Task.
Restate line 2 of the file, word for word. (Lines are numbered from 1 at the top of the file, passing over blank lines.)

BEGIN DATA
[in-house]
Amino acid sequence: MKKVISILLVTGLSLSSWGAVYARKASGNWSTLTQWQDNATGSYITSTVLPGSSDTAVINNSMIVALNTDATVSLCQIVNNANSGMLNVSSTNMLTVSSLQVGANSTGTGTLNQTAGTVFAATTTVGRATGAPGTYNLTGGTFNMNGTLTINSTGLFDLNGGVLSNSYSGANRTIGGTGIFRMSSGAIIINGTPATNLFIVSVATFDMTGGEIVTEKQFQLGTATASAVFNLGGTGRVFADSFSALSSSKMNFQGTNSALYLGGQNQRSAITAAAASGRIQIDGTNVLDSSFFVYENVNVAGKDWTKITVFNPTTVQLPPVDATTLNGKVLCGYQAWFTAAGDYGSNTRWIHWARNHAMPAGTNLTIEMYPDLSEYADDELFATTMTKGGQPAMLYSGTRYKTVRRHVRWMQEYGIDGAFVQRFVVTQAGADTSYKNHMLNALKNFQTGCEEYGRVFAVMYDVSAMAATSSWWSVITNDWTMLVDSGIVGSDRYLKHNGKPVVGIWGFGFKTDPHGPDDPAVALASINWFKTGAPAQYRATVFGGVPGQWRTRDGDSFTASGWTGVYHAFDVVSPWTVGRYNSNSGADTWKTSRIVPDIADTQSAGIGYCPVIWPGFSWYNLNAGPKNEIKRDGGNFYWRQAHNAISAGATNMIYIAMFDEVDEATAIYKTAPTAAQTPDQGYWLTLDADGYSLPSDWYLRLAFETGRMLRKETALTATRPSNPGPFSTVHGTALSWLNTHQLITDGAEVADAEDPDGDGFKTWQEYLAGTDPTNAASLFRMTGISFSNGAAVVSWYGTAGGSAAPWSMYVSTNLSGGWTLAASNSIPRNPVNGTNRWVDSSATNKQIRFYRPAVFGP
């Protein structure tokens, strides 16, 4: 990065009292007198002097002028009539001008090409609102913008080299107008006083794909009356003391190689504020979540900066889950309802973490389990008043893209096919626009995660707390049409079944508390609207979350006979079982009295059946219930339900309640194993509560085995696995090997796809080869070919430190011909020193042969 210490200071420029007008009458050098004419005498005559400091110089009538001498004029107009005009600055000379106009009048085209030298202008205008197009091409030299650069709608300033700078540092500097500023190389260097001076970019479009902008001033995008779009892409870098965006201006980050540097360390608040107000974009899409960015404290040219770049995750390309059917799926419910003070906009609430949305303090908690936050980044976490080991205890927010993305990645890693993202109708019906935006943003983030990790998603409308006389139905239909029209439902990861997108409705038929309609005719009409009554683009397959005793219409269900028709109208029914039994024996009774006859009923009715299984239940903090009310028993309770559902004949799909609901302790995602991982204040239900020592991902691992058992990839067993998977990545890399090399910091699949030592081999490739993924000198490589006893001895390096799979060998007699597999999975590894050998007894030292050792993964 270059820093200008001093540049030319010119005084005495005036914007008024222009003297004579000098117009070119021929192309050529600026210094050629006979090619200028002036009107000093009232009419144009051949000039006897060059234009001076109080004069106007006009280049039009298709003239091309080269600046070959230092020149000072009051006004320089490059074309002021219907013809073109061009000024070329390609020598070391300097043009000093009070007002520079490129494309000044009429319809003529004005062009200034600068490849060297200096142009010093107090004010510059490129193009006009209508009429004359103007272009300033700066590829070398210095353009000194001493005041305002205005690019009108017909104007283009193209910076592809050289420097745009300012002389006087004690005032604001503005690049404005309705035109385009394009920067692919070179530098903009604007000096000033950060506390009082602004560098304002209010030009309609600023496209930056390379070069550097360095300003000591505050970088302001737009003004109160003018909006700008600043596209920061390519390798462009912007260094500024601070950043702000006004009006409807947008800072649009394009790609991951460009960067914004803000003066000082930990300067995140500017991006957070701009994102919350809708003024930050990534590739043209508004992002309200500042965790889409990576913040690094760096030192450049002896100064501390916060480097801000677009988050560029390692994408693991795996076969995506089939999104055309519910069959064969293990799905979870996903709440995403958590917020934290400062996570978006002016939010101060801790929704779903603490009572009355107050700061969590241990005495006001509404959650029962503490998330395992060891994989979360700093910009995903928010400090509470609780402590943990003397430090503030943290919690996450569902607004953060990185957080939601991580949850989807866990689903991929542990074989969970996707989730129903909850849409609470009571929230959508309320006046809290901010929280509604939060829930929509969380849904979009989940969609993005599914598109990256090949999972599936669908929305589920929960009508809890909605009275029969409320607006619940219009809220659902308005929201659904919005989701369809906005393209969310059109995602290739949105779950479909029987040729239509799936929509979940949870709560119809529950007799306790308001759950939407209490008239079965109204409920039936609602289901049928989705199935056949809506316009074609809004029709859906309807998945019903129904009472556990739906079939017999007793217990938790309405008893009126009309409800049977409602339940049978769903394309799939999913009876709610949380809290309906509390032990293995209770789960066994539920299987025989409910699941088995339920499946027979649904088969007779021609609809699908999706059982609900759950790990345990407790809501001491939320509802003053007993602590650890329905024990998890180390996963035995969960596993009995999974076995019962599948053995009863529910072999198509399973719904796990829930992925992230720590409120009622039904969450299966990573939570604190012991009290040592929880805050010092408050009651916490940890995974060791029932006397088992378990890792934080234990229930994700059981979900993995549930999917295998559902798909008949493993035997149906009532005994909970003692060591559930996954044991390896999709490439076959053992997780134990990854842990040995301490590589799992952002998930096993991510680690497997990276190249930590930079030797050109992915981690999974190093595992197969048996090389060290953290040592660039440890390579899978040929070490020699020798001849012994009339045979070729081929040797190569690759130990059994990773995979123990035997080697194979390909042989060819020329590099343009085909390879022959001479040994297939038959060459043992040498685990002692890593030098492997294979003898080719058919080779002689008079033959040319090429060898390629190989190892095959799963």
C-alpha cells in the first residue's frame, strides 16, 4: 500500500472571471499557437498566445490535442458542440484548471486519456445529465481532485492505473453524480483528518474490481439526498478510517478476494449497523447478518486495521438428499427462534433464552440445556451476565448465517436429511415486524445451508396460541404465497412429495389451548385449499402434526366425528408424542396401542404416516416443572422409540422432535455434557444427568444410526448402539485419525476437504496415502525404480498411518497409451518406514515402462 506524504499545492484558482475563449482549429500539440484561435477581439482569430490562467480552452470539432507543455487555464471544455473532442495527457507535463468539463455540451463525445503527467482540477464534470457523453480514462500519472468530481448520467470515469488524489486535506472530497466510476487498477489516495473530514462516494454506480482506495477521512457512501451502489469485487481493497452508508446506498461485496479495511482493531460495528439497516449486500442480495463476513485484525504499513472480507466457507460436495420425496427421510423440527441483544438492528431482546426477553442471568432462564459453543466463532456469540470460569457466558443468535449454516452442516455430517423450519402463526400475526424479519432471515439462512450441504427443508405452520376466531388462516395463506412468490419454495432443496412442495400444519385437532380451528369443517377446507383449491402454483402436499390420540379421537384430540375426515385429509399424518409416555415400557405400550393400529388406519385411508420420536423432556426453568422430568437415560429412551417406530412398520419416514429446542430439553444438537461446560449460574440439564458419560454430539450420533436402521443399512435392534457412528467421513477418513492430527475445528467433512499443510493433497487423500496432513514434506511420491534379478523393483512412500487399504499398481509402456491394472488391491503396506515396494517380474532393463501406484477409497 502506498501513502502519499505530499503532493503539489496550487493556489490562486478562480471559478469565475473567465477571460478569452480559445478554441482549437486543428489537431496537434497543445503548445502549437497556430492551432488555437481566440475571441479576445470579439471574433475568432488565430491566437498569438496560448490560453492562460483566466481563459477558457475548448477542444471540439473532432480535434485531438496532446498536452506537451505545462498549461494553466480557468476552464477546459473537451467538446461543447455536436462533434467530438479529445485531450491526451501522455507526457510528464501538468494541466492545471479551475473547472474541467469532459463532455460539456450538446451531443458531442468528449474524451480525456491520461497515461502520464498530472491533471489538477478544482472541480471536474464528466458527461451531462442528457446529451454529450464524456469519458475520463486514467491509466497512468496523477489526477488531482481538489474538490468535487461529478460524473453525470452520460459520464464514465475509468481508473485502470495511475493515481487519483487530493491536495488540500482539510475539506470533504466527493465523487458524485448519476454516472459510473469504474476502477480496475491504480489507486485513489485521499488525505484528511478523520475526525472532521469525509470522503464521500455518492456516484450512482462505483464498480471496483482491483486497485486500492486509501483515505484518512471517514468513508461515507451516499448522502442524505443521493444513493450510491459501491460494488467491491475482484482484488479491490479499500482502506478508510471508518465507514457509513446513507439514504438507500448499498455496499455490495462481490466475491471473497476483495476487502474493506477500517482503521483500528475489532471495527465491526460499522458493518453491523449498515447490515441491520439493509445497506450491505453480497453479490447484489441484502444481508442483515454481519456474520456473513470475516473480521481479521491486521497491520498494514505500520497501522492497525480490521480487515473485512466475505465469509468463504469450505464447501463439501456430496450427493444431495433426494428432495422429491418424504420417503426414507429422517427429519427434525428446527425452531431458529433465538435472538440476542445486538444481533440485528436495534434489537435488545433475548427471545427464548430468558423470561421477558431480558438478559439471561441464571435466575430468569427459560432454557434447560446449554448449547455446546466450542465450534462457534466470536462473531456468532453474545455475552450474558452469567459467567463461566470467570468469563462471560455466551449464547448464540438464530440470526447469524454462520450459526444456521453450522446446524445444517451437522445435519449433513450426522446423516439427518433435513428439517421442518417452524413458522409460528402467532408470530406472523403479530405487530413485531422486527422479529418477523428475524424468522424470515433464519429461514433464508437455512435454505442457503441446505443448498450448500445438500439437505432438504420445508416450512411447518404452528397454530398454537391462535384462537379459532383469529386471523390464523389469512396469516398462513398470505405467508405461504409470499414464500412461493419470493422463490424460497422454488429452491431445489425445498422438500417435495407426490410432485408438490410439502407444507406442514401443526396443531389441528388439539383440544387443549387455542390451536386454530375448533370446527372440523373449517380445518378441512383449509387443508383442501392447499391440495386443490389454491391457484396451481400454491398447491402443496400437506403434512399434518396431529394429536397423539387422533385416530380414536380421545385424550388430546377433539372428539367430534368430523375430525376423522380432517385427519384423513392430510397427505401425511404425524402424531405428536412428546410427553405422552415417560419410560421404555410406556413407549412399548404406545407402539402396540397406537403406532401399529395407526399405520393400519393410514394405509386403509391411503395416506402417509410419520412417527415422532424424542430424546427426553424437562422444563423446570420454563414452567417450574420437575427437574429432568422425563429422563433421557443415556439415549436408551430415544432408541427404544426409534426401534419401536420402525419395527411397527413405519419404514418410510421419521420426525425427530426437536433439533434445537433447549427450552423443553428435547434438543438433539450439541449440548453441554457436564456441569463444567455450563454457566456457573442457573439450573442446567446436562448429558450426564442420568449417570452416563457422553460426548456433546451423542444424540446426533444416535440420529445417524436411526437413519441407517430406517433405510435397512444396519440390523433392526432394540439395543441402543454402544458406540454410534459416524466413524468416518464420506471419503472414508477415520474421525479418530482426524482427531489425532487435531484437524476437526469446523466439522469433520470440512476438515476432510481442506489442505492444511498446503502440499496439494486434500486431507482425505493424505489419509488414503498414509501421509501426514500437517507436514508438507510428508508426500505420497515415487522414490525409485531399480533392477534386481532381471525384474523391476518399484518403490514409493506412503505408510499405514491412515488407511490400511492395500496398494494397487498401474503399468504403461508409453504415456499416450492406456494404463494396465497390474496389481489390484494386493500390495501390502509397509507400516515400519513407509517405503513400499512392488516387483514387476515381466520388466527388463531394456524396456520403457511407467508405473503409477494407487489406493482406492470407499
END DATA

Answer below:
Amino acid sequence: MKKVISILLVTGLSLSSWGAVYARKASGNWSTLTQWQDNATGSYITSTVLPGSSDTAVINNSMIVALNTDATVSLCQIVNNANSGMLNVSSTNMLTVSSLQVGANSTGTGTLNQTAGTVFAATTTVGRATGAPGTYNLTGGTFNMNGTLTINSTGLFDLNGGVLSNSYSGANRTIGGTGIFRMSSGAIIINGTPATNLFIVSVATFDMTGGEIVTEKQFQLGTATASAVFNLGGTGRVFADSFSALSSSKMNFQGTNSALYLGGQNQRSAITAAAASGRIQIDGTNVLDSSFFVYENVNVAGKDWTKITVFNPTTVQLPPVDATTLNGKVLCGYQAWFTAAGDYGSNTRWIHWARNHAMPAGTNLTIEMYPDLSEYADDELFATTMTKGGQPAMLYSGTRYKTVRRHVRWMQEYGIDGAFVQRFVVTQAGADTSYKNHMLNALKNFQTGCEEYGRVFAVMYDVSAMAATSSWWSVITNDWTMLVDSGIVGSDRYLKHNGKPVVGIWGFGFKTDPHGPDDPAVALASINWFKTGAPAQYRATVFGGVPGQWRTRDGDSFTASGWTGVYHAFDVVSPWTVGRYNSNSGADTWKTSRIVPDIADTQSAGIGYCPVIWPGFSWYNLNAGPKNEIKRDGGNFYWRQAHNAISAGATNMIYIAMFDEVDEATAIYKTAPTAAQTPDQGYWLTLDADGYSLPSDWYLRLAFETGRMLRKETALTATRPSNPGPFSTVHGTALSWLNTHQLITDGAEVADAEDPDGDGFKTWQEYLAGTDPTNAASLFRMTGISFSNGAAVVSWYGTAGGSAAPWSMYVSTNLSGGWTLAASNSIPRNPVNGTNRWVDSSATNKQIRFYRPAVFGP